Uncle Sam’s Plantation:
How Big Government Enslaves America’s Poor
and What We Can Do About It (Revised and Updated)
by Star Parker
Thomas Nelson Publishers
17 August 2010
I would give Uncle Sam’s Plantation negative stars (out of a possible 5) if I could. I could barely finish it, and I certainly wouldn’t have if I hadn’t been required to. Star Parker is a nice person, I’m sure, but she bases her entire opinion of the welfare system in the United States on her own experience (without any statistics or other hard evidence) while at the same time ignoring glaring facts that don’t fit into her worldview.
Parker begins by describing the three types of poor people: “the economically challenged” for whom just a little bit more money would make a huge difference; “the lazy poor” who are unwilling to put in a day’s work for pay and want someone else to take care of them; and “the poor in spirit” who, if they only got over it and pulled themselves up by their bootstraps, could have a better life. Using real life examples of these categories, she explains why the government has kept the poor down. (“Poor people”, by the way, is her way of saying “African-Americans” since, of course, all white people are rich, immigrants are willing to work hard to get what they want, and other minorities in the United States don’t exist.)
She attacks abortion (which is, essentially, attacking women, since only women ever receive abortions) and says, “…during [a developing fetus’s] third trimester, a stage when, in our country, they can still be aborted” without discussing how often late-term abortions even happen (that is, very rarely). Do you know how many states allow late-term abortions? Like, thirteen or less, and they all have serious restrictions. (See also here, just for starters.) Needless to say, the whole thing is more complicated than Parker makes it seem.
Plus, though she references other people and writing, there is no Works Cited or Bibliography section, so there’s no way for me to read those articles or books and decide for myself what to think about them. For all I know, she could be quoting out of context.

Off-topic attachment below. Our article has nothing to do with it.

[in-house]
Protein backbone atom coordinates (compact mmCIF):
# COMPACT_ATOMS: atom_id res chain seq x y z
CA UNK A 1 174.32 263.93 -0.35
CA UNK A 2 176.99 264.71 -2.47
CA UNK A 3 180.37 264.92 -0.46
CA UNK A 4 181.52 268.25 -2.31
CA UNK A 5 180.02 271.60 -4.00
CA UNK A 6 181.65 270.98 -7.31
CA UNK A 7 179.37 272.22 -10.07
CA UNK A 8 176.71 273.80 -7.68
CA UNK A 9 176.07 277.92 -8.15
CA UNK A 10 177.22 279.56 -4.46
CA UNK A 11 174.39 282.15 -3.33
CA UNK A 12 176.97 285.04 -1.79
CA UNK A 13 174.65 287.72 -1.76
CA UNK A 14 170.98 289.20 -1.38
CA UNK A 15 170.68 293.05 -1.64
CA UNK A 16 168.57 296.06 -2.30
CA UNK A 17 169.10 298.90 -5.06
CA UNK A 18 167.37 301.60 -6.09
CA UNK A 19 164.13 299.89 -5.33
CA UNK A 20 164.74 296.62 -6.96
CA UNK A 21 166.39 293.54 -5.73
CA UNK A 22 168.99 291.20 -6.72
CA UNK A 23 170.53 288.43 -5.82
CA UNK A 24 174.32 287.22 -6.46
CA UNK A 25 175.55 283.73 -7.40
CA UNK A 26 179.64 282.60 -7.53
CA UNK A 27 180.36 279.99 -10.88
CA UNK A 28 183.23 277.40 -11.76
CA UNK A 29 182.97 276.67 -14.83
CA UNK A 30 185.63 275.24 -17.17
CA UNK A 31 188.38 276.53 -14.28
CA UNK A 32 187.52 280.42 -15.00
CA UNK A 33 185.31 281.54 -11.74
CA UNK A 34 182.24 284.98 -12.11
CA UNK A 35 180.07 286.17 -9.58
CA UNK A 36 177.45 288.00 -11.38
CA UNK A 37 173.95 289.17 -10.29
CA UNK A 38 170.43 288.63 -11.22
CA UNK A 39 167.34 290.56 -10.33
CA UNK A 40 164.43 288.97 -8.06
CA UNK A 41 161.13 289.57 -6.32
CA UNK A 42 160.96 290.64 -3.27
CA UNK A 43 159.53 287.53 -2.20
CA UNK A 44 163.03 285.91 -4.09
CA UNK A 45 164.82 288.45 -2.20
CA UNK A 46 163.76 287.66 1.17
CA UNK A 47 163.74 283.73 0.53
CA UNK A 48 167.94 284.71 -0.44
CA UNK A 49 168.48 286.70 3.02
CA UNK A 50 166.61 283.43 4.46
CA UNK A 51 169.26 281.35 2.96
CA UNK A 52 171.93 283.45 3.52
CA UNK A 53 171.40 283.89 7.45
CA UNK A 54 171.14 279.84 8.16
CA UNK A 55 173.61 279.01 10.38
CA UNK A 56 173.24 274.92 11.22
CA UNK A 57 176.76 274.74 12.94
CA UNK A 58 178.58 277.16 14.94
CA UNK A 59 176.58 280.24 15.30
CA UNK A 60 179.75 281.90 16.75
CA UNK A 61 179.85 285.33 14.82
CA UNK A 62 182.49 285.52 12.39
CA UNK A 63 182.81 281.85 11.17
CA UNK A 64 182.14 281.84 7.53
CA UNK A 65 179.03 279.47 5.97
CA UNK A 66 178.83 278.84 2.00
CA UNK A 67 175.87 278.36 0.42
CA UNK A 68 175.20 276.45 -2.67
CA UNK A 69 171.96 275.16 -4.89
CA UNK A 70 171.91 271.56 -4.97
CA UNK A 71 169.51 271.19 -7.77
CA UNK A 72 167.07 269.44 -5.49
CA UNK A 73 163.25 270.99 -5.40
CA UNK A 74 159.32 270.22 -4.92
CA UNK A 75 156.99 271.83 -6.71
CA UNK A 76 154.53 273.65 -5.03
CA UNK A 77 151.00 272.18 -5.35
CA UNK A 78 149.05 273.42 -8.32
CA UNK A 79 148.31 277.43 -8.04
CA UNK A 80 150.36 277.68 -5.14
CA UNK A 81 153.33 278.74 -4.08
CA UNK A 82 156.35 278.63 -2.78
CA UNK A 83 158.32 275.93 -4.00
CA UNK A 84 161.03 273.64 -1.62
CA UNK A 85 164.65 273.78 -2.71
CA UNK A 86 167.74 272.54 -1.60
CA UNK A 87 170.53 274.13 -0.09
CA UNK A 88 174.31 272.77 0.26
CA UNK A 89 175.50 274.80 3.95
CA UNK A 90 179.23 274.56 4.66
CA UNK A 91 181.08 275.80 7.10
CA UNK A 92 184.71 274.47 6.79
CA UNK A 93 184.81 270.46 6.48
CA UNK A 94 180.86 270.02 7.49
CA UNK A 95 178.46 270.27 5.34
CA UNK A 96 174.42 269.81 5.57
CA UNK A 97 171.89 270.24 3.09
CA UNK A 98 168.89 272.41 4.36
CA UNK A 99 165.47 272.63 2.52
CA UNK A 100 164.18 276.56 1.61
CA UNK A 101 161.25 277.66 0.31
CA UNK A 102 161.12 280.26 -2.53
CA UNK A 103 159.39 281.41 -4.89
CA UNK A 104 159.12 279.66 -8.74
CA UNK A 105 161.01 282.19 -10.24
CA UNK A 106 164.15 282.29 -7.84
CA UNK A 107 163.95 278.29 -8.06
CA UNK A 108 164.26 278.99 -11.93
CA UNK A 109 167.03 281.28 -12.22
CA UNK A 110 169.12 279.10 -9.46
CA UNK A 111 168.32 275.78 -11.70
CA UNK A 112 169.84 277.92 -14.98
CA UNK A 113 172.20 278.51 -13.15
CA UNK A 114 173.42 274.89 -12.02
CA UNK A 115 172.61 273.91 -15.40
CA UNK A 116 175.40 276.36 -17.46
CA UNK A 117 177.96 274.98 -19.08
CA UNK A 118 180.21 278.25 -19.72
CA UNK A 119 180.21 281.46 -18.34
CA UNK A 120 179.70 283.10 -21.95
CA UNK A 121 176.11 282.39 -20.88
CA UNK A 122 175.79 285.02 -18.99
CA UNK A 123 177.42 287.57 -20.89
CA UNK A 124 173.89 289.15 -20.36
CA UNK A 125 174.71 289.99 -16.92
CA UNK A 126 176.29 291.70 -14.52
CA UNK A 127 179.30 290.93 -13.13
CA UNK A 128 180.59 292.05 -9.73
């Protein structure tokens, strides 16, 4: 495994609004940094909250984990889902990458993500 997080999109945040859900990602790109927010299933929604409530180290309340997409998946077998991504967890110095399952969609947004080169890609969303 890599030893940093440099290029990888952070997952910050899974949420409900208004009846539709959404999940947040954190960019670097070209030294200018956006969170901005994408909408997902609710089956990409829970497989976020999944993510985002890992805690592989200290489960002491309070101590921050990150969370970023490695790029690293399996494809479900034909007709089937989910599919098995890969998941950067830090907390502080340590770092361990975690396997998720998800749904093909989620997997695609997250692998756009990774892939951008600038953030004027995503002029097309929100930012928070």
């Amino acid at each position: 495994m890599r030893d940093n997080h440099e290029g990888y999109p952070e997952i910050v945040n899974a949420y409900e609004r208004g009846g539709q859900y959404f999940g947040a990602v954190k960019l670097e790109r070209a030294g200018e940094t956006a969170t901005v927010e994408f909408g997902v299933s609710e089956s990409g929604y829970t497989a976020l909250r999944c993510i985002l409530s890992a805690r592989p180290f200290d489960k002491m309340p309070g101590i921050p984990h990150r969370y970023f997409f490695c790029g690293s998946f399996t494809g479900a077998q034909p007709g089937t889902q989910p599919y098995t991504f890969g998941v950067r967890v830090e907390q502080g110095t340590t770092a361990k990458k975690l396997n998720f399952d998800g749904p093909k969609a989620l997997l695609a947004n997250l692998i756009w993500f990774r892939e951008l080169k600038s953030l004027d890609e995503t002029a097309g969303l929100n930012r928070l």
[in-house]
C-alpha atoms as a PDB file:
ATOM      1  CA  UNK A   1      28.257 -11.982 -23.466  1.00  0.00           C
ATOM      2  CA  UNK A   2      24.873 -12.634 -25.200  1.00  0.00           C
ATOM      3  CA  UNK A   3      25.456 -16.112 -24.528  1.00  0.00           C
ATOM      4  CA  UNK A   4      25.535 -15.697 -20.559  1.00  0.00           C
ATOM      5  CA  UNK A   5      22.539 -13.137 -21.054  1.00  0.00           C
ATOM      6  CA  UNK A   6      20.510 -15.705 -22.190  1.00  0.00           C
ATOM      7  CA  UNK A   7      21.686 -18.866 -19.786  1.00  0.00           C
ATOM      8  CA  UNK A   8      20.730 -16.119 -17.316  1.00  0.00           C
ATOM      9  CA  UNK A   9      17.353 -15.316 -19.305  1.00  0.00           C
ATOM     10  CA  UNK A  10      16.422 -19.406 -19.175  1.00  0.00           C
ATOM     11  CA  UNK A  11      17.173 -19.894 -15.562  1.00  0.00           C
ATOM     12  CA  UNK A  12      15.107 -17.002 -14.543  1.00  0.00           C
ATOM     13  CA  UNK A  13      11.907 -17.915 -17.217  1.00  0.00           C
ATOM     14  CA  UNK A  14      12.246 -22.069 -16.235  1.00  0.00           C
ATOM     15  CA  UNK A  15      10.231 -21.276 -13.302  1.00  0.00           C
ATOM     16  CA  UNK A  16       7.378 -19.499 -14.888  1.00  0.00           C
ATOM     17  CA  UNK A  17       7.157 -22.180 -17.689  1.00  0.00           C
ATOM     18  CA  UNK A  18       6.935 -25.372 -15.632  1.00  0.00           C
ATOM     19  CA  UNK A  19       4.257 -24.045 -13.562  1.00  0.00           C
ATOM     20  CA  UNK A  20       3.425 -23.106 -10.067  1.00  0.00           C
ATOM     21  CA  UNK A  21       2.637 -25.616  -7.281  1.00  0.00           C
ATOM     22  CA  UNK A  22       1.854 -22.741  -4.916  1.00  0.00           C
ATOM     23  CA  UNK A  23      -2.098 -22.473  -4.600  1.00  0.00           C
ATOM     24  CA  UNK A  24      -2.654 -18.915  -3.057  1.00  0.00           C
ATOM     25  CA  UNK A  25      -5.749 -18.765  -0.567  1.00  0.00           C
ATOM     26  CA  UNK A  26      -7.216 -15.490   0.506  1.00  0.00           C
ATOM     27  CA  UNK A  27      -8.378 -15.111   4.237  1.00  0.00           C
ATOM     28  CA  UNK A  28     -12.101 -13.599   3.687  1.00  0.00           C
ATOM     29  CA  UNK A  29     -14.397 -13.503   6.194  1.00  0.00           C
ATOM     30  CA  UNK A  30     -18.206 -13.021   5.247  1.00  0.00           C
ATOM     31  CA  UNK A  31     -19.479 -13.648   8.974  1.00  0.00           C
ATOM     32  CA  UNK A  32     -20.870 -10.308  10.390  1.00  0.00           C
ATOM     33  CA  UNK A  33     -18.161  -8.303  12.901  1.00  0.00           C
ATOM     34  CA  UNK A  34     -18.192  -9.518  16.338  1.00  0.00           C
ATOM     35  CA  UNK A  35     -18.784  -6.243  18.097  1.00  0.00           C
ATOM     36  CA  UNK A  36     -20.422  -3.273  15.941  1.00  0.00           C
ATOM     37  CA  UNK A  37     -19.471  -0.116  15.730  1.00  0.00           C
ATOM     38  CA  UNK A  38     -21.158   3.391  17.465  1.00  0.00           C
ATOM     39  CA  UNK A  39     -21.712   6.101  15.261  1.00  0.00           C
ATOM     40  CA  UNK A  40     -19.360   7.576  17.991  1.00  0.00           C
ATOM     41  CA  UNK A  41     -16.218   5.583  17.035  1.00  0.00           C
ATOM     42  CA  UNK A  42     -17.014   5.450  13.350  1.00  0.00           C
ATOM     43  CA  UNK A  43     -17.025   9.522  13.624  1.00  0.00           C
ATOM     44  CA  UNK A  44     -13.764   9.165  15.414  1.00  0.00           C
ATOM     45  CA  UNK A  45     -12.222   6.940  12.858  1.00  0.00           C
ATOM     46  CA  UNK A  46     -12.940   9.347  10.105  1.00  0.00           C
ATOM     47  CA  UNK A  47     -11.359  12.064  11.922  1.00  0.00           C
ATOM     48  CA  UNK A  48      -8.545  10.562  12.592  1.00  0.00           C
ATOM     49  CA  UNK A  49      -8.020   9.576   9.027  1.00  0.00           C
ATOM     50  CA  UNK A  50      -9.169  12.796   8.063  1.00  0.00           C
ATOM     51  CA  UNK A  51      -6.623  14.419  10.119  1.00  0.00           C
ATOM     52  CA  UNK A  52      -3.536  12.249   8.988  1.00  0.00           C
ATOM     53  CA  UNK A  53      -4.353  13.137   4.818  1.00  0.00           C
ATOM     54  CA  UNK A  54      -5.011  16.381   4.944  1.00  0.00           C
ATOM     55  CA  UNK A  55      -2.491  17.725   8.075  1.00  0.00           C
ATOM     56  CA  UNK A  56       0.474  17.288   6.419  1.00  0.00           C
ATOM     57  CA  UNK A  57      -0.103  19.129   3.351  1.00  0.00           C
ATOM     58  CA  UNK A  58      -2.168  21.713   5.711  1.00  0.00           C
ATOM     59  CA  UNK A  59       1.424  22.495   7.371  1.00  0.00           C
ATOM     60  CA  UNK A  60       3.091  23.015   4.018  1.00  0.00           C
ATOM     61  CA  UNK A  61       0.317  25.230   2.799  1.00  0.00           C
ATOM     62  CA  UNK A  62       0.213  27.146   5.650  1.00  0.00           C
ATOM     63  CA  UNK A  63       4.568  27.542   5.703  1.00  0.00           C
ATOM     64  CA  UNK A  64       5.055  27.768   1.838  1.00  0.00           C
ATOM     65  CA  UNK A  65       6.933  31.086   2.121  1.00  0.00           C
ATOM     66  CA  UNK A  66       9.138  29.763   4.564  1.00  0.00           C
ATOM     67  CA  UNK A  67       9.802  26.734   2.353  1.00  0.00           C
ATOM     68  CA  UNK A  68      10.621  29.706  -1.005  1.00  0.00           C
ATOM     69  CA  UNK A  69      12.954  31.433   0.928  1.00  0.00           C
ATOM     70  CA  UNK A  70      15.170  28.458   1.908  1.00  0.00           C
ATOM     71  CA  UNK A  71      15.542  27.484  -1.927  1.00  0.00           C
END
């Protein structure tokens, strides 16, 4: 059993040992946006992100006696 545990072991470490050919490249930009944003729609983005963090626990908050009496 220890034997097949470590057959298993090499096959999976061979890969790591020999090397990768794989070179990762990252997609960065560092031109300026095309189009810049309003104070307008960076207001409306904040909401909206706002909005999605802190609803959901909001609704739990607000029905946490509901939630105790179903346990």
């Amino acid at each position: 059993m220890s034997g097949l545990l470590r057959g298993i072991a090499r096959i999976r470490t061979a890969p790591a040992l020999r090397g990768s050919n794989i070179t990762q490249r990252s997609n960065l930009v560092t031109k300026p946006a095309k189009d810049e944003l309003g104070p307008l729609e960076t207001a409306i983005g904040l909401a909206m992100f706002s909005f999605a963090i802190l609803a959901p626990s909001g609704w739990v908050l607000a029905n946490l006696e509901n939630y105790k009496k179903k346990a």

I literally yelled in frustration when, at one point, it says, “A centralized government makes decisions about [poor workers’] childcare, healthcare, and retirement. It controls their reproduction through abortion and wants to control their deaths through euthanasia” (italics mine). Those two things are bodily rights that everyone should have. Our government allows women to choose for themselves whether or not to have an abortion; it doesn’t force anyone to have one against her will. (In fact, many people—or, at least, some people—would say that The Public actually discourages women from getting abortions, even when they need them.)
Uncle Sam’s Plantation leaves out important parts of the discussion because they don’t fit into Star Parker’s argument. I could go on and on refuting most of her bullet points, but that could be a book into itself. Let me just say this: there is no way I can recommend this book to anyone; it’s tripe of the worst kind. I’d toss it right in the trash if I wasn’t so adamantly against disrespecting literature, even if this book is actually just Conservative propaganda.
DISCLAIMER: I received Uncle Sam’s Plantation free from Thomas Nelson Publishers in return for a review of the book. I was not required to write a positive review. The opinions I have expressed are my own.